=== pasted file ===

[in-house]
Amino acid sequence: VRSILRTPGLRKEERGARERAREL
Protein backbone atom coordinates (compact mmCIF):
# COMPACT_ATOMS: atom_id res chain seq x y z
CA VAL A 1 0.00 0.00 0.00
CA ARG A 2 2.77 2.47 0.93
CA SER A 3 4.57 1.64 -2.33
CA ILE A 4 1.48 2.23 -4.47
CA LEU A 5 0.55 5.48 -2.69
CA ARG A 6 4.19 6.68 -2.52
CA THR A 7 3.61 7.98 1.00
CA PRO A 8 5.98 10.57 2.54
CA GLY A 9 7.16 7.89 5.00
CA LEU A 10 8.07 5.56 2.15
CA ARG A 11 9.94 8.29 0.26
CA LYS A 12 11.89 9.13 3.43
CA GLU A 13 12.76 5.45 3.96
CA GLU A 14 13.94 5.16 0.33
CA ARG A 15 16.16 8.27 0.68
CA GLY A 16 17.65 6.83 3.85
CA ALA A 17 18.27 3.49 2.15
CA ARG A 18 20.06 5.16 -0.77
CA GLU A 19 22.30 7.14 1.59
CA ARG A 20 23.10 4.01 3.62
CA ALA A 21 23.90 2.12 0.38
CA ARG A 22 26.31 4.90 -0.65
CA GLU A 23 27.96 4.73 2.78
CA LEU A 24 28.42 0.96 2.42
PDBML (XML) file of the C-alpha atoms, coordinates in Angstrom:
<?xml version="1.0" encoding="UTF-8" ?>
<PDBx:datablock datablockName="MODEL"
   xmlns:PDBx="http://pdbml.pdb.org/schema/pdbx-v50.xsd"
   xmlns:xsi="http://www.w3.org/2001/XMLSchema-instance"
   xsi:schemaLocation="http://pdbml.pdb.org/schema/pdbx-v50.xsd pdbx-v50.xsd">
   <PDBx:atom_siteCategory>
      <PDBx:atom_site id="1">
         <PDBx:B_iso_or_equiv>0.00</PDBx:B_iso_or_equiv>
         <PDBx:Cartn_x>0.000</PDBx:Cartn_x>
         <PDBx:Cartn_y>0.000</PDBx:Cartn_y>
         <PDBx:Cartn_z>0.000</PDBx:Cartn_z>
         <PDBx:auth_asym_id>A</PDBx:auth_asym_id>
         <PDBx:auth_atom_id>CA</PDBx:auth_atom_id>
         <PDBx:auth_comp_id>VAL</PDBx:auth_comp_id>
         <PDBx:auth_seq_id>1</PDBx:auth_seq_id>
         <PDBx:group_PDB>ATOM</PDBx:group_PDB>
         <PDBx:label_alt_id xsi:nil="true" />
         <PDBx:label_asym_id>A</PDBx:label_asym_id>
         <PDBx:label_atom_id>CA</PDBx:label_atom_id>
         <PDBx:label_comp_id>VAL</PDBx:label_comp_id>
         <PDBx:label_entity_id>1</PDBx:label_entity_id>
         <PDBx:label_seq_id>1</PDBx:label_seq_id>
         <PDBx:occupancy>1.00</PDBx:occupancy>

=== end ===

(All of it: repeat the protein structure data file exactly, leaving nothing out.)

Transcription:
[in-house]
Amino acid sequence: VRSILRTPGLRKEERGARERAREL
Protein backbone atom coordinates (compact mmCIF):
# COMPACT_ATOMS: atom_id res chain seq x y z
CA VAL A 1 0.00 0.00 0.00
CA ARG A 2 2.77 2.47 0.93
CA SER A 3 4.57 1.64 -2.33
CA ILE A 4 1.48 2.23 -4.47
CA LEU A 5 0.55 5.48 -2.69
CA ARG A 6 4.19 6.68 -2.52
CA THR A 7 3.61 7.98 1.00
CA PRO A 8 5.98 10.57 2.54
CA GLY A 9 7.16 7.89 5.00
CA LEU A 10 8.07 5.56 2.15
CA ARG A 11 9.94 8.29 0.26
CA LYS A 12 11.89 9.13 3.43
CA GLU A 13 12.76 5.45 3.96
CA GLU A 14 13.94 5.16 0.33
CA ARG A 15 16.16 8.27 0.68
CA GLY A 16 17.65 6.83 3.85
CA ALA A 17 18.27 3.49 2.15
CA ARG A 18 20.06 5.16 -0.77
CA GLU A 19 22.30 7.14 1.59
CA ARG A 20 23.10 4.01 3.62
CA ALA A 21 23.90 2.12 0.38
CA ARG A 22 26.31 4.90 -0.65
CA GLU A 23 27.96 4.73 2.78
CA LEU A 24 28.42 0.96 2.42
PDBML (XML) file of the C-alpha atoms, coordinates in Angstrom:
<?xml version="1.0" encoding="UTF-8" ?>
<PDBx:datablock datablockName="MODEL"
   xmlns:PDBx="http://pdbml.pdb.org/schema/pdbx-v50.xsd"
   xmlns:xsi="http://www.w3.org/2001/XMLSchema-instance"
   xsi:schemaLocation="http://pdbml.pdb.org/schema/pdbx-v50.xsd pdbx-v50.xsd">
   <PDBx:atom_siteCategory>
      <PDBx:atom_site id="1">
         <PDBx:B_iso_or_equiv>0.00</PDBx:B_iso_or_equiv>
         <PDBx:Cartn_x>0.000</PDBx:Cartn_x>
         <PDBx:Cartn_y>0.000</PDBx:Cartn_y>
         <PDBx:Cartn_z>0.000</PDBx:Cartn_z>
         <PDBx:auth_asym_id>A</PDBx:auth_asym_id>
         <PDBx:auth_atom_id>CA</PDBx:auth_atom_id>
         <PDBx:auth_comp_id>VAL</PDBx:auth_comp_id>
         <PDBx:auth_seq_id>1</PDBx:auth_seq_id>
         <PDBx:group_PDB>ATOM</PDBx:group_PDB>
         <PDBx:label_alt_id xsi:nil="true" />
         <PDBx:label_asym_id>A</PDBx:label_asym_id>
         <PDBx:label_atom_id>CA</PDBx:label_atom_id>
         <PDBx:label_comp_id>VAL</PDBx:label_comp_id>
         <PDBx:label_entity_id>1</PDBx:label_entity_id>
         <PDBx:label_seq_id>1</PDBx:label_seq_id>
         <PDBx:occupancy>1.00</PDBx:occupancy>